Fighting out of the Fringes: Education, education, education.
After Michael Gove’s recent rethink on the £162m that was due to be slashed from sports in schools surely art, drama and music teachers have cause to be worried. The cuts will need to come from somewhere and these pursuits may look like soft options in an age dominated by discussions of GDP, making everything bigger and consuming more and more. The 29.6% cut to Arts Council England could well be reflected in schools’ budgets as someone somewhere may incorrectly deem that studying economics and maths is all that matters in this country’s drive to keep up with the GDP growth Joneses. There is a ray of light though in the Prime Minister’s nod to a “happiness index” in line with the Bhutanese, whose Buddhist way of life sees that smiles go further than flash cars and big houses. This equation isn’t a shock to most of us but it’s a tense wait to see where this government will put the cash in a new school system.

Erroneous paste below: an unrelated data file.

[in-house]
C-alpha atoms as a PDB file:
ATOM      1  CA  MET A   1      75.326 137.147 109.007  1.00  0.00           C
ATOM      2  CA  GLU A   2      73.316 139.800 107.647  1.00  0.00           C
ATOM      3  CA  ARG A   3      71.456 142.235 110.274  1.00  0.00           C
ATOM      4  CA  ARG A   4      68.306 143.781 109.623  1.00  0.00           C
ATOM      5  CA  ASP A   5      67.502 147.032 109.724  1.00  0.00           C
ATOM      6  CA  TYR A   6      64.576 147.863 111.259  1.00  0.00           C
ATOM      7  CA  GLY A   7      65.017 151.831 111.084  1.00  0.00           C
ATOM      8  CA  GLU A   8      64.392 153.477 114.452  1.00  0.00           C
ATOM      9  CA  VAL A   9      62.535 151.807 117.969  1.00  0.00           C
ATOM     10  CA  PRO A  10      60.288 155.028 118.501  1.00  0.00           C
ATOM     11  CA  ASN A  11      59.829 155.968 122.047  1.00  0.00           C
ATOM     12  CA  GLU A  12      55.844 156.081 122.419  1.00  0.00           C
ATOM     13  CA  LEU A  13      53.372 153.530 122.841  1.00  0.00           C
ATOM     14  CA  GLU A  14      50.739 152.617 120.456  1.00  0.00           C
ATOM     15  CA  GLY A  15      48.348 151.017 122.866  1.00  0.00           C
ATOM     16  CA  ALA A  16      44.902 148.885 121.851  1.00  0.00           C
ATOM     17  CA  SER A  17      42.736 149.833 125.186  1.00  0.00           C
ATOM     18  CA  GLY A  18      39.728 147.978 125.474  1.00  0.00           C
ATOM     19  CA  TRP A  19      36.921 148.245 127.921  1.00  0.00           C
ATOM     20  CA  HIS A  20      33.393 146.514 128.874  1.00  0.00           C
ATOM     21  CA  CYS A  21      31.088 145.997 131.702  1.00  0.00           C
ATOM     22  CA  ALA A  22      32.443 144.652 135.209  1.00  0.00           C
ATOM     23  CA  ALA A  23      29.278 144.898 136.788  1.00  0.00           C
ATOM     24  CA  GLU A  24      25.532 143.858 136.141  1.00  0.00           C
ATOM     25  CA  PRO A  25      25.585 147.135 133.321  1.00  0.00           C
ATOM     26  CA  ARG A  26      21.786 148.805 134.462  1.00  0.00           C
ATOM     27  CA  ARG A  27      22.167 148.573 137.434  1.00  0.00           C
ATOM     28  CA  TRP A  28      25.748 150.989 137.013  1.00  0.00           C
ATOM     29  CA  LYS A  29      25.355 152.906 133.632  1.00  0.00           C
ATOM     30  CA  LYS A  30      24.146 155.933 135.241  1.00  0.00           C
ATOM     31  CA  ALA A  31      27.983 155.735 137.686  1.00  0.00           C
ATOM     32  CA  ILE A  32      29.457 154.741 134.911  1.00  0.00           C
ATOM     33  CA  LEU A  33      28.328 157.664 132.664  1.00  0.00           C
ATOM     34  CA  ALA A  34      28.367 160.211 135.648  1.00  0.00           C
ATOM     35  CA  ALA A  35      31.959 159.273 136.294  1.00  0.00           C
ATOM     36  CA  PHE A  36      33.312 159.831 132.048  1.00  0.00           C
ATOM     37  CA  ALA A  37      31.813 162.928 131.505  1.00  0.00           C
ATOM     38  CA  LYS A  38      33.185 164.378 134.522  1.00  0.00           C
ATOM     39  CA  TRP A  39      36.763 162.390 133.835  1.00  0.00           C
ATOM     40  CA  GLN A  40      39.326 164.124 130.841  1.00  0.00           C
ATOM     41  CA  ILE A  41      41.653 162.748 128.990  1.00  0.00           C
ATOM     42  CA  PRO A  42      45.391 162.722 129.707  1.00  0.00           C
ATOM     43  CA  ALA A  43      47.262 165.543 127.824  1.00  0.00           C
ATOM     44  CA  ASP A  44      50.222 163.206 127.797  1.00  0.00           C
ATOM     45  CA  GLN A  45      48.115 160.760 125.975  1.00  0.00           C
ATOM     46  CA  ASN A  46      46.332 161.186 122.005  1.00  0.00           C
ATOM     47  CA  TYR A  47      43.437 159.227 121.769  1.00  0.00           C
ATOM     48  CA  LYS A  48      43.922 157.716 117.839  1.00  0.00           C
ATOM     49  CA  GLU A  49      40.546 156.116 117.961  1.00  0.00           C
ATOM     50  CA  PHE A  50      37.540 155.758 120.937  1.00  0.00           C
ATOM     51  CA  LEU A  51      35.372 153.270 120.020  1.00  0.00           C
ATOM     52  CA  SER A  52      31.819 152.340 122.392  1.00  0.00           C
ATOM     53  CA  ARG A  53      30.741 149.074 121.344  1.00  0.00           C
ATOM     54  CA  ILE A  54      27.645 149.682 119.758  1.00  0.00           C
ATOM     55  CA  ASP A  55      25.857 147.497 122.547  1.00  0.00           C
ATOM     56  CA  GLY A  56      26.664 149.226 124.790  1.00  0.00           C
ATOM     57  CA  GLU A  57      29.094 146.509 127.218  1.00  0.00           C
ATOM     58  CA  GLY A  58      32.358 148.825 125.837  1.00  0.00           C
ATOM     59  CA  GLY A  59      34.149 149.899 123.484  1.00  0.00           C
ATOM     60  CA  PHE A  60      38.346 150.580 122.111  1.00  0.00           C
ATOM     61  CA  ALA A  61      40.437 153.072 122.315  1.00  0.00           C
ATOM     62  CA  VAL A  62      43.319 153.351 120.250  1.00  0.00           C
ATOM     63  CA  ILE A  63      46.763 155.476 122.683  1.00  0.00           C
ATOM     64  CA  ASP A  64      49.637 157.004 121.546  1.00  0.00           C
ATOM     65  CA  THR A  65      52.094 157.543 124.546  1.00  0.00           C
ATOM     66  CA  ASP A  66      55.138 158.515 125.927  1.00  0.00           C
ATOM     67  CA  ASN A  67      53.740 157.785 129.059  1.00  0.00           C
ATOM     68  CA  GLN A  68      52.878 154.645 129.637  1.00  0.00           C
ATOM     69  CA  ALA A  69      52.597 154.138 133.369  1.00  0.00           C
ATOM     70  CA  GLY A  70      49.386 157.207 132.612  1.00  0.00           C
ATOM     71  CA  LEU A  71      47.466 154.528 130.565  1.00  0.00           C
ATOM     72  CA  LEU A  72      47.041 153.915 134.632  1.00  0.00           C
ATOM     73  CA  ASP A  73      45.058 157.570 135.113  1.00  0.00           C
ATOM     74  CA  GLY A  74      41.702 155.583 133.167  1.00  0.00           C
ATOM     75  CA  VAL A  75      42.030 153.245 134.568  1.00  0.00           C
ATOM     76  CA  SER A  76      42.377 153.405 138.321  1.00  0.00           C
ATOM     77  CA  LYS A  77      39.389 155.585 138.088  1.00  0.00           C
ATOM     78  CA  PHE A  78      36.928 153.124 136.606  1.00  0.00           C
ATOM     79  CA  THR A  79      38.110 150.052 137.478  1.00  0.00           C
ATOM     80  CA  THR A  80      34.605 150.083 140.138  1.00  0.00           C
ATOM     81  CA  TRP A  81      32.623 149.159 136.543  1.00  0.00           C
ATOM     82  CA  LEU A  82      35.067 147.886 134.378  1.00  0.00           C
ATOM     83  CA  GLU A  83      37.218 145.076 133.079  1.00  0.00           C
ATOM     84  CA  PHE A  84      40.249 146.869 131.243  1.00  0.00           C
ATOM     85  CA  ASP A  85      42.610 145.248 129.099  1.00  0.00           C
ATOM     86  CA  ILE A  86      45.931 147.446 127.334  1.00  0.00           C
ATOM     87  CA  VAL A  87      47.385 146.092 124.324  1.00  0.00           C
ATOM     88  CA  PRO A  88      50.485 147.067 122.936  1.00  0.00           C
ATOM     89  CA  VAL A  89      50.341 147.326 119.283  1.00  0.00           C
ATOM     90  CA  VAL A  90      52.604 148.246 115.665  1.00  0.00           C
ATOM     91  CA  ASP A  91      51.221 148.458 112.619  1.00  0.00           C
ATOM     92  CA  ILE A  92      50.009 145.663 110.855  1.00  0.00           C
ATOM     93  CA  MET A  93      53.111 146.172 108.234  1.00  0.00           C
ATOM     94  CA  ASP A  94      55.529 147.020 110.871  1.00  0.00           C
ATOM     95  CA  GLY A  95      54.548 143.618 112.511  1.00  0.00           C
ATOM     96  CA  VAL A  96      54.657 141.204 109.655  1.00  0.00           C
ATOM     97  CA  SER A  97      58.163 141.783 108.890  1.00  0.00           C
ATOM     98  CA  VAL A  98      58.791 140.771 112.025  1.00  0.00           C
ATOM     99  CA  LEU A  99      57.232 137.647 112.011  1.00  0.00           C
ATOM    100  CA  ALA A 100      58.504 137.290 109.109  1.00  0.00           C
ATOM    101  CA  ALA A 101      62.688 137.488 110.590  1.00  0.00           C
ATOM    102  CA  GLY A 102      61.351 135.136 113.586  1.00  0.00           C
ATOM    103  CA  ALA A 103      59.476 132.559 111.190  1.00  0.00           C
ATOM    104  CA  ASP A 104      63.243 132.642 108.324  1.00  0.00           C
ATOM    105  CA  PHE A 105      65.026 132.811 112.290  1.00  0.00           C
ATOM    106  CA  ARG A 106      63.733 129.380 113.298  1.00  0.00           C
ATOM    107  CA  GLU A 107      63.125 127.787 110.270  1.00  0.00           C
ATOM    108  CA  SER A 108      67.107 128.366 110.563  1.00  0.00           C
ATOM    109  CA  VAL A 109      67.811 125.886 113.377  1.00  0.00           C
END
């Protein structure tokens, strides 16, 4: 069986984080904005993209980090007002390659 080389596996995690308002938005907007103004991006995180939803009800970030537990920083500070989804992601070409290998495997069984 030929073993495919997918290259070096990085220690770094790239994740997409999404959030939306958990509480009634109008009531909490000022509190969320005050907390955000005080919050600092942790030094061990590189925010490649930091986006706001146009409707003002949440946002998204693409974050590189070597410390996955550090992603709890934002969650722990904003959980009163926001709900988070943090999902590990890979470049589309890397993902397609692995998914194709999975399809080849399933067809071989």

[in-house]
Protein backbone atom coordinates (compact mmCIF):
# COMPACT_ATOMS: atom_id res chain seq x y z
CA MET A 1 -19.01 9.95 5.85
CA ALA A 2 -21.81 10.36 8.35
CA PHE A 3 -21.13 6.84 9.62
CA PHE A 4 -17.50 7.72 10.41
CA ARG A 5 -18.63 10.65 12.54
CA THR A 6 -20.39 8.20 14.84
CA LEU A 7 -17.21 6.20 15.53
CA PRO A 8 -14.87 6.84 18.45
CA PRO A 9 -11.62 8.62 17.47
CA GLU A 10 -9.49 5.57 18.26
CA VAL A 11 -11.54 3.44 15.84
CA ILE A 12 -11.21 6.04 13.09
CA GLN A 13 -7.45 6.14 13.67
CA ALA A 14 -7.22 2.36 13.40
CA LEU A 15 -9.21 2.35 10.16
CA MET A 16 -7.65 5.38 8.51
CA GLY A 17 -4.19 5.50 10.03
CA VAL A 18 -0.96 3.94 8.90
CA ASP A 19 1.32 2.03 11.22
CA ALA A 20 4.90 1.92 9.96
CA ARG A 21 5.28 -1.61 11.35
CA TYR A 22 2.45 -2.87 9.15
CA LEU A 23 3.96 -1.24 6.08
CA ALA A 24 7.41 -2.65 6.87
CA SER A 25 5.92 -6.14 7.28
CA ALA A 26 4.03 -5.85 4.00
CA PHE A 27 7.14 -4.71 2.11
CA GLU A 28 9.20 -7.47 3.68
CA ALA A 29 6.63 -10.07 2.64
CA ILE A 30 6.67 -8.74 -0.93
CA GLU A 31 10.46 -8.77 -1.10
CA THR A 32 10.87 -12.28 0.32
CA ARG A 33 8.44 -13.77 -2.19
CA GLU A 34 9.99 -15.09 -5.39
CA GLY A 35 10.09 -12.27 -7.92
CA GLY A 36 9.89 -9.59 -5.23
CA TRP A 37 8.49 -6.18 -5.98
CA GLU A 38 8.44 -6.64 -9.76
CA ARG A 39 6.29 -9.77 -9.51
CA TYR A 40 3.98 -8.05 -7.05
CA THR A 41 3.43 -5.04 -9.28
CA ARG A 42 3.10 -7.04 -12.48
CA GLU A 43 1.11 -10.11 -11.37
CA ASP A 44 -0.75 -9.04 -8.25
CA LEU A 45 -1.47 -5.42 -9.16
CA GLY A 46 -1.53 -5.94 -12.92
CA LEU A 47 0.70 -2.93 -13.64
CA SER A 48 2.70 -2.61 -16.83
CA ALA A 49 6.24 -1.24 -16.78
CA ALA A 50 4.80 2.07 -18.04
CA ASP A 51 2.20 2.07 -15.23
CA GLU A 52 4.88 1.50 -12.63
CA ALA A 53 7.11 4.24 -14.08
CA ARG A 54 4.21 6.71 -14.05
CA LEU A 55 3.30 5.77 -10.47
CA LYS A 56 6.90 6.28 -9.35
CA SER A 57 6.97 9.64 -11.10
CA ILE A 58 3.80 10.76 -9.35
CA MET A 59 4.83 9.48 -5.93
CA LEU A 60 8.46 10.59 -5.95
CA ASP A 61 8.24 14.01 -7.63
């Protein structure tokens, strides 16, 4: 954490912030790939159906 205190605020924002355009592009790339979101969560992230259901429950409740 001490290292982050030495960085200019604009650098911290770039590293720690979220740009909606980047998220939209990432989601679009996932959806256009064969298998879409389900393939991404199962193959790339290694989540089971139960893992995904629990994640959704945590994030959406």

Studying theatre in schools aids happiness: it’s an educationally active lesson that is about playing around with who we are and who we could be in a safe and controlled environment. We make mistakes, we laugh, we learn. We sometimes rehearse the mistakes of fictional others from famous scripts and judge what we would do differently and similarly. We are up on our feet, communicating to and working with friends and with peers who we don’t consider to be our friends – one of the most important skills for later life in whatever sphere. In what arena of the business world does the successful person not play a “role” as well as they can?
In talking to students they more often than not say drama is one of their favourite subjects – who are we as adults to steer them down the route of subjects they enjoy less because we perceive they will earn more in later life? I may not need to be worried – the cuts may leave schools to work out their own priorities without government meddling but I doubt this will be the case. Cuts are inevitable but let’s consider our priorities in a calm and thoughtful way: art, music and drama are about culture, the world and expressing things we can’t put into words and numbers. Ultimately advancing humankind as a result. They can be about expressing a deep sadness or exhilarating joy in difficult and beautiful ways. Our children need to be given access to those possibilities just as much, if not more, than being shown how to exercise to avoid health problems in later life. If the government are going to rethink cutting sports then surely the arts should be beyond safe. This would boost my happiness index no end.Tagged in: Fighting out of the Fringes, schools, theatre
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